Wednesday, 6 September 2017

Yay! A book festival! But public speaking freaks you out. Now what?

Yes, public speaking isn't for everyone, but as an author, you cannot let an opportunity pass to market your books. So what do you do now?

Book Festivals are not only about speakers, but there also has to be listeners too. Here are 6 tips to help with marketing your books at a book festival:


Be an active participant. Attend a discussion session or workshop about a topic or two that interests you. Take an active role in the discussion. Be sure to introduce yourself (Hi, I'm Linzé, I am a fantasy romance author, and I have a question about...) when you engage the speaker or another attendee in a discussion.


Be nice, just because. It takes nothing from you to be courteous to people. You don't have to like everyone, but you are talking to your market. Readers and book lovers like to engage with authors. Personally, I dislike being photographed, but I have learned that it won't kill me to be in front of a camera. If a reader asks to be photographed with me, I offer a genuine smile because someone will only go to that trouble if they want to be seen with me.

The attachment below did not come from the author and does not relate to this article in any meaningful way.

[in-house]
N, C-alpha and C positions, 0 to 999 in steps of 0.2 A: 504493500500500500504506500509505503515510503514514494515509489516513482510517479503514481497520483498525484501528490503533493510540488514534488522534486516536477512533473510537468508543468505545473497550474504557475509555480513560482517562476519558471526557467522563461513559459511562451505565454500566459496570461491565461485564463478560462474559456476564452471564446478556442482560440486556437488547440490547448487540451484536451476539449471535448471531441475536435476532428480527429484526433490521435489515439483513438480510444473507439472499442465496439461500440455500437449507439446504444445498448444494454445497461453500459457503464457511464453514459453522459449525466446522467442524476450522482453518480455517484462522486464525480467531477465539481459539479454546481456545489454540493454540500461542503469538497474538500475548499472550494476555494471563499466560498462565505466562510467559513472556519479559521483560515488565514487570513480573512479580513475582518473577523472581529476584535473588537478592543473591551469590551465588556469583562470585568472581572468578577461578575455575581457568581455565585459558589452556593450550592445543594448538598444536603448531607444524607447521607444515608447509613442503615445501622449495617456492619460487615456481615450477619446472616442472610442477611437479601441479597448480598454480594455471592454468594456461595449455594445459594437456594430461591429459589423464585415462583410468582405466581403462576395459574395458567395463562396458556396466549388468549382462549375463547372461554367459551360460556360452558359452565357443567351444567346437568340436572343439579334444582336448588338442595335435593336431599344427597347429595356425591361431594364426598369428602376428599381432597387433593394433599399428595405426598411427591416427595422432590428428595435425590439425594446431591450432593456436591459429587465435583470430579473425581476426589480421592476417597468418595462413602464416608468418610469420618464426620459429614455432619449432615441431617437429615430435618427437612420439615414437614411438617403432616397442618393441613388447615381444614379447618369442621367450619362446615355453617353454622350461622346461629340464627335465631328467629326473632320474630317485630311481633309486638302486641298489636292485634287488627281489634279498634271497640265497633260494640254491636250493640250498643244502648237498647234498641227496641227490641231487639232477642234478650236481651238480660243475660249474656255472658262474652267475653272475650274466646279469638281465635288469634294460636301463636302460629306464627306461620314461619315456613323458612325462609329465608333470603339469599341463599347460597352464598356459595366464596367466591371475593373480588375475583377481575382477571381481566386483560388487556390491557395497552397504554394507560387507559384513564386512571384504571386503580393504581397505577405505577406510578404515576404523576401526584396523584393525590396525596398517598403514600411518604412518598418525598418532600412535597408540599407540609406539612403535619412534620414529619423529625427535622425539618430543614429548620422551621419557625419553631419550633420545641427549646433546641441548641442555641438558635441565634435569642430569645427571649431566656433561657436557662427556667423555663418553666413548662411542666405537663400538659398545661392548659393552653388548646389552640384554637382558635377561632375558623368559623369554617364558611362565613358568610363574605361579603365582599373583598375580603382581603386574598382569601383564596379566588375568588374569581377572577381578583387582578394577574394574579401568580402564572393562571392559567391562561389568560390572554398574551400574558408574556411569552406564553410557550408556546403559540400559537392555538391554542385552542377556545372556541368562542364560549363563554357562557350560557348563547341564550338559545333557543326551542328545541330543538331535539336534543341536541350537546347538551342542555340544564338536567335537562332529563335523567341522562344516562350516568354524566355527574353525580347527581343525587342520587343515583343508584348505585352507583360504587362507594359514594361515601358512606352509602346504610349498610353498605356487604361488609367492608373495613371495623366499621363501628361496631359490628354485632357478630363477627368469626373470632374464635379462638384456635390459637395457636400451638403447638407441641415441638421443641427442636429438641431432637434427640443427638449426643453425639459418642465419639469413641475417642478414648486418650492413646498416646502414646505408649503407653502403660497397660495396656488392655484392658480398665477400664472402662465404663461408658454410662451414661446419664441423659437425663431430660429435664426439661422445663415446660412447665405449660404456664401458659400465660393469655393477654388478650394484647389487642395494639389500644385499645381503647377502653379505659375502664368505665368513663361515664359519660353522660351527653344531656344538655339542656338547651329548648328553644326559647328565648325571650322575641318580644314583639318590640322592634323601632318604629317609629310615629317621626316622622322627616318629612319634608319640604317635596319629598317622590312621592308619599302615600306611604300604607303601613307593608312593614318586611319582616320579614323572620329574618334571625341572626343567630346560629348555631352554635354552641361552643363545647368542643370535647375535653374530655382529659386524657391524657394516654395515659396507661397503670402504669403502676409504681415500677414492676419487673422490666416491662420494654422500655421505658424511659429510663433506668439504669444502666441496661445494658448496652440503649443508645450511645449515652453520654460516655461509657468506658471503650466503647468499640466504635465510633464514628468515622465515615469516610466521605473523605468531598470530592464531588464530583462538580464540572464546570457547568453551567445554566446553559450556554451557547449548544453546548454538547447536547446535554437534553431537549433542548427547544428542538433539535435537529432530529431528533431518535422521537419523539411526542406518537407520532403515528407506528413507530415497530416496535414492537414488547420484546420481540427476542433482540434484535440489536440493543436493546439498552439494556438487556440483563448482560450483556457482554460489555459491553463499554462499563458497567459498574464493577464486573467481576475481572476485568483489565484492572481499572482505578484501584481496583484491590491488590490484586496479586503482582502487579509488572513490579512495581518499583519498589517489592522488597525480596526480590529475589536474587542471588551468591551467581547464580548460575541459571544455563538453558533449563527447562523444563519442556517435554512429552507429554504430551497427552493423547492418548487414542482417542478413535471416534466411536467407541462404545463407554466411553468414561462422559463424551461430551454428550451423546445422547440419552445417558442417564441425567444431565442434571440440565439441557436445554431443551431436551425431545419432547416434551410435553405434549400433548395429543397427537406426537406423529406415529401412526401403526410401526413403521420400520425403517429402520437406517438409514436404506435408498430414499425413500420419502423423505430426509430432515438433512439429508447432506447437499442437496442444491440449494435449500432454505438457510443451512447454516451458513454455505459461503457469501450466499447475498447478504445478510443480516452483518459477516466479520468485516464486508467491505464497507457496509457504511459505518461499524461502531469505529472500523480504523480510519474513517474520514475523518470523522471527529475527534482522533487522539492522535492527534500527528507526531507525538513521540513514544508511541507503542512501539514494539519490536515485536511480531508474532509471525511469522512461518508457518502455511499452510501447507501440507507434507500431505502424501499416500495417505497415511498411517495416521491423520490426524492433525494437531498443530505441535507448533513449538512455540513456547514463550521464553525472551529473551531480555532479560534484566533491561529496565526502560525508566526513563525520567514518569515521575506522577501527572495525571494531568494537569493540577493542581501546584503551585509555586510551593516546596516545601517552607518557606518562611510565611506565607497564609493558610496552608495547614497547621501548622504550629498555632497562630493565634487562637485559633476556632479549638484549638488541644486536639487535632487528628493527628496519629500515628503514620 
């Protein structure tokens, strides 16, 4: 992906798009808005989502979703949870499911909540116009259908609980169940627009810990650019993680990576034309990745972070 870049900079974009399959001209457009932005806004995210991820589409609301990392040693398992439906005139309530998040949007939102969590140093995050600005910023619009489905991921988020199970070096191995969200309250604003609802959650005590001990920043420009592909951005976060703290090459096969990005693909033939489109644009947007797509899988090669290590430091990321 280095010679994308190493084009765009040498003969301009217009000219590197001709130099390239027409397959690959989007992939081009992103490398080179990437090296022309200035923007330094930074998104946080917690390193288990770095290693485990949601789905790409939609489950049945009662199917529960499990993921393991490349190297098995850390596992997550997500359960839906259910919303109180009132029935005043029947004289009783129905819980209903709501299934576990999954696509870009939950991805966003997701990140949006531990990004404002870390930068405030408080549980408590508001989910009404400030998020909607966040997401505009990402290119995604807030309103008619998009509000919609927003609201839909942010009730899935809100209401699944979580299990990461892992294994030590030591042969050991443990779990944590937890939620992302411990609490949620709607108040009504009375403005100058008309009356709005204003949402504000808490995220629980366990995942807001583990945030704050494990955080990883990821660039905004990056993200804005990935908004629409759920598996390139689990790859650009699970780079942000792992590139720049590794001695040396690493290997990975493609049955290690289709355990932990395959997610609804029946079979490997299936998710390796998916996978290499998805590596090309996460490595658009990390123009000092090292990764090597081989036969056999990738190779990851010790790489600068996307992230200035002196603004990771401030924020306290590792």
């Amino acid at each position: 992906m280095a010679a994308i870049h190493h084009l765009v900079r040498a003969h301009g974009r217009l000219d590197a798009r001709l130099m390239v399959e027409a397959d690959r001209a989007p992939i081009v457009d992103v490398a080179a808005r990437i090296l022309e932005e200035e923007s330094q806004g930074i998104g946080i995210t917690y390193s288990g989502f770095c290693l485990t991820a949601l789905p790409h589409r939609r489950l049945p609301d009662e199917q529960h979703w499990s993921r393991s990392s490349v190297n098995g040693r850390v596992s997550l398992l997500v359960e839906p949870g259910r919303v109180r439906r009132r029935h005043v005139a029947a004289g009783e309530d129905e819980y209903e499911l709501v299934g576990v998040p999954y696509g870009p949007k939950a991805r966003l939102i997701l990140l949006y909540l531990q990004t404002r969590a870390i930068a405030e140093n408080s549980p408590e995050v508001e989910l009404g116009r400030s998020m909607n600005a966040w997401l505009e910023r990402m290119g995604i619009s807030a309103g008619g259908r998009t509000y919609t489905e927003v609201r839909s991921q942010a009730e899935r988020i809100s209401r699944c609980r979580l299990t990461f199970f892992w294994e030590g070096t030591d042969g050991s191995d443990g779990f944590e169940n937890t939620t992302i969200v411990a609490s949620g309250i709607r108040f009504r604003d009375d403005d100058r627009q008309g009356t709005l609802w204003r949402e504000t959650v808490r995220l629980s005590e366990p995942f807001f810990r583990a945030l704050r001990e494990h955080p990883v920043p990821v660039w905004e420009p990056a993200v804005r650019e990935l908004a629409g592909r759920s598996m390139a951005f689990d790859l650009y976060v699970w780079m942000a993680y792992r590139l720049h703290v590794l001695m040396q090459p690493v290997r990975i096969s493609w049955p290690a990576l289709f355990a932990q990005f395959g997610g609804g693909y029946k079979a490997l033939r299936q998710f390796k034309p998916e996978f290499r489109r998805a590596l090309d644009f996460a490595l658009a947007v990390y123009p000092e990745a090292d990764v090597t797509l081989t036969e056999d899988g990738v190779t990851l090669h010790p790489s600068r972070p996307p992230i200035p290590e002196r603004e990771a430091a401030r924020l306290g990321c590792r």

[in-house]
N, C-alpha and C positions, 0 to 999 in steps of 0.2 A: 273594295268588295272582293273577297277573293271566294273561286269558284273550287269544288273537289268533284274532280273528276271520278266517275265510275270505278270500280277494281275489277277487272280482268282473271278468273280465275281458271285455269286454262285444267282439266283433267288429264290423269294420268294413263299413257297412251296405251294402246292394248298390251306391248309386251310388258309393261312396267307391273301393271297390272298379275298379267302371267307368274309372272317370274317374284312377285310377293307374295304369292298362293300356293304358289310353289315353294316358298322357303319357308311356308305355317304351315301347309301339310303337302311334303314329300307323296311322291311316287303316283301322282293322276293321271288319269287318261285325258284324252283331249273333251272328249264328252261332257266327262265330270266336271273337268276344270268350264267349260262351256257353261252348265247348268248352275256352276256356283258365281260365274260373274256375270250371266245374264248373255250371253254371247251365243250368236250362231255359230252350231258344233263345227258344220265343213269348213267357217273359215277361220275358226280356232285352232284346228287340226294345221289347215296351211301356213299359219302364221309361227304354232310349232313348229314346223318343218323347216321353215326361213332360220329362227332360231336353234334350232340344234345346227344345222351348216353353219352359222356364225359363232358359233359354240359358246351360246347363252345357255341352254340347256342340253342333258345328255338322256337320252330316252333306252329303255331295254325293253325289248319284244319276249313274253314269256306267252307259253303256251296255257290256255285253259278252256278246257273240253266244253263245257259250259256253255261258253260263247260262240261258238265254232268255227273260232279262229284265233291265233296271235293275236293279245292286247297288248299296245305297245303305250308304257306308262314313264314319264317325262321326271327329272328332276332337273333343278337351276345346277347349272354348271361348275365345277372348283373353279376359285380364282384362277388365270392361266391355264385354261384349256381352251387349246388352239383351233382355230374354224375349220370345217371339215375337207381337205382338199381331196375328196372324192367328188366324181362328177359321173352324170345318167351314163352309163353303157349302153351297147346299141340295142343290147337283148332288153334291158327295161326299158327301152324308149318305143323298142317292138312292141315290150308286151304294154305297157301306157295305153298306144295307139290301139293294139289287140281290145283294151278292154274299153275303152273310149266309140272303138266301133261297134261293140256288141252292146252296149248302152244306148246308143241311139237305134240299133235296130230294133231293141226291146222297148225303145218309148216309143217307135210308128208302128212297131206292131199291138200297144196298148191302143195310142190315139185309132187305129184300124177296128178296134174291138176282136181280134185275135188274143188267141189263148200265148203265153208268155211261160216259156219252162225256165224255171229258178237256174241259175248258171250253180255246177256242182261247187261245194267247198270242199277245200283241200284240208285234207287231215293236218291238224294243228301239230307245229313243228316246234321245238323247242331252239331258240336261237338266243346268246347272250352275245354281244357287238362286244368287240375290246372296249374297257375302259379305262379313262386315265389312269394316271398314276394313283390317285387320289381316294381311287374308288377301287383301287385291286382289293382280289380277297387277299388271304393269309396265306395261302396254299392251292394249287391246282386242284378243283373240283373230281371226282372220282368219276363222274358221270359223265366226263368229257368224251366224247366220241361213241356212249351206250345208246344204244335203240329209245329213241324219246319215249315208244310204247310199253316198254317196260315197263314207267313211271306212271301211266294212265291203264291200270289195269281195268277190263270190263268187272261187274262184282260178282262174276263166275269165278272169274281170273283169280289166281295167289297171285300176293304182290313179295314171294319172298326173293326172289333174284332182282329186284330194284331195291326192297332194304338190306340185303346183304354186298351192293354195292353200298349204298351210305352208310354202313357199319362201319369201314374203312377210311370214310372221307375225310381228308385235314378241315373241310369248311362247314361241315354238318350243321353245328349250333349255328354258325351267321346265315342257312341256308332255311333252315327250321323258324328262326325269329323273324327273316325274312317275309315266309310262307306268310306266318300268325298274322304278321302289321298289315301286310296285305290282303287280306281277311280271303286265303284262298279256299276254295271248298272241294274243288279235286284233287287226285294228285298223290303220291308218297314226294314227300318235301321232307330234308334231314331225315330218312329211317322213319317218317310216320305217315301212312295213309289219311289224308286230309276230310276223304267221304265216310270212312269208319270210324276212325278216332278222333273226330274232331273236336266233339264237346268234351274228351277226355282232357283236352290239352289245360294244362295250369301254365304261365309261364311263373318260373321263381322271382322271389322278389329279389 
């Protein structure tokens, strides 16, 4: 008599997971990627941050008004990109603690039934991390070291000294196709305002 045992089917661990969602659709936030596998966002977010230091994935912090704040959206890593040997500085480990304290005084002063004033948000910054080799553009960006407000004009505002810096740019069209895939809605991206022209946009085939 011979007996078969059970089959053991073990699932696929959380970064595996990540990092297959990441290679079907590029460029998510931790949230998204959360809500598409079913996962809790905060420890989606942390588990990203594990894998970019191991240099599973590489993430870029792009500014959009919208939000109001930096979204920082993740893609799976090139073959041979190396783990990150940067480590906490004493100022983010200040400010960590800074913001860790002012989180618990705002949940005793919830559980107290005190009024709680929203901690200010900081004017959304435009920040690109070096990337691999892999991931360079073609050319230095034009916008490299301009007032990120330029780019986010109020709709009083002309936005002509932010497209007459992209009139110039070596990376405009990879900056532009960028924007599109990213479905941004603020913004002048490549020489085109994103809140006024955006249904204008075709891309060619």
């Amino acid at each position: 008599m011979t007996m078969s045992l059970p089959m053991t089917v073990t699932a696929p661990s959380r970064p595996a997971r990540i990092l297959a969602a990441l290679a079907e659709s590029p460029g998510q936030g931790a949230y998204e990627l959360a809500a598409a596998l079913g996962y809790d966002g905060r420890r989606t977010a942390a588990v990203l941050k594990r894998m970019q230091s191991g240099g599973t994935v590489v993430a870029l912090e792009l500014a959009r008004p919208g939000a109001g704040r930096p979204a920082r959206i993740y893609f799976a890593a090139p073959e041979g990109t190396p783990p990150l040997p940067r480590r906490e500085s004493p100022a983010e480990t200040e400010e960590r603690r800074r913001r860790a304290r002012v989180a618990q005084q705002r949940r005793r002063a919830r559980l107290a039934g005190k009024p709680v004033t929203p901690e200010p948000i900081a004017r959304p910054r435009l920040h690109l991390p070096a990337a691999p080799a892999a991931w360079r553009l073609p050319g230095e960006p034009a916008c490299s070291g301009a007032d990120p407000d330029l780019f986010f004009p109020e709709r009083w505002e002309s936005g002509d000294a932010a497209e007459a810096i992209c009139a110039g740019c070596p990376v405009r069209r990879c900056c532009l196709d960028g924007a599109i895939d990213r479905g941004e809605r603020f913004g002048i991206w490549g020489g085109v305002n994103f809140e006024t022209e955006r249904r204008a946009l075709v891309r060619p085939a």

Dress well; your image says a lot. My daily life is spent in mostly casual clothing and I have been known to write in my pajamas, but it won't do when facing my readers. There is no need to dress up in heels and hose (unless you really want to) but taking care of your appearance also shows respect for your readers. It conveys a message of professionalism. You cannot expect your market to take you seriously if you don't take yourself seriously.


What does your brand say about you? For the authorpreneur, branding is an all-encompassing approach to your business as a published author. You spend time and money on the image portrayed by your book covers to showcase your product to the world. When you engage your readers and fans, be aware of the image, and brand, you want to them to associate with you as a person. If people make you nervous, make a point to learn to engage with people one on one. They will appreciate the attention and leave with a good impression and maybe a few of your books.


What to say, what not to say. It is a book festival, so people want to talk about their passion: books. If someone wants to talk about your books, you smile and chat and answer questions and autograph books for them. You do find people who want to talk about other people's books. If you are a fan of the same author, you will have common ground, but be careful not to spend too much time chatting when you have people waiting who want to talk to you about your books.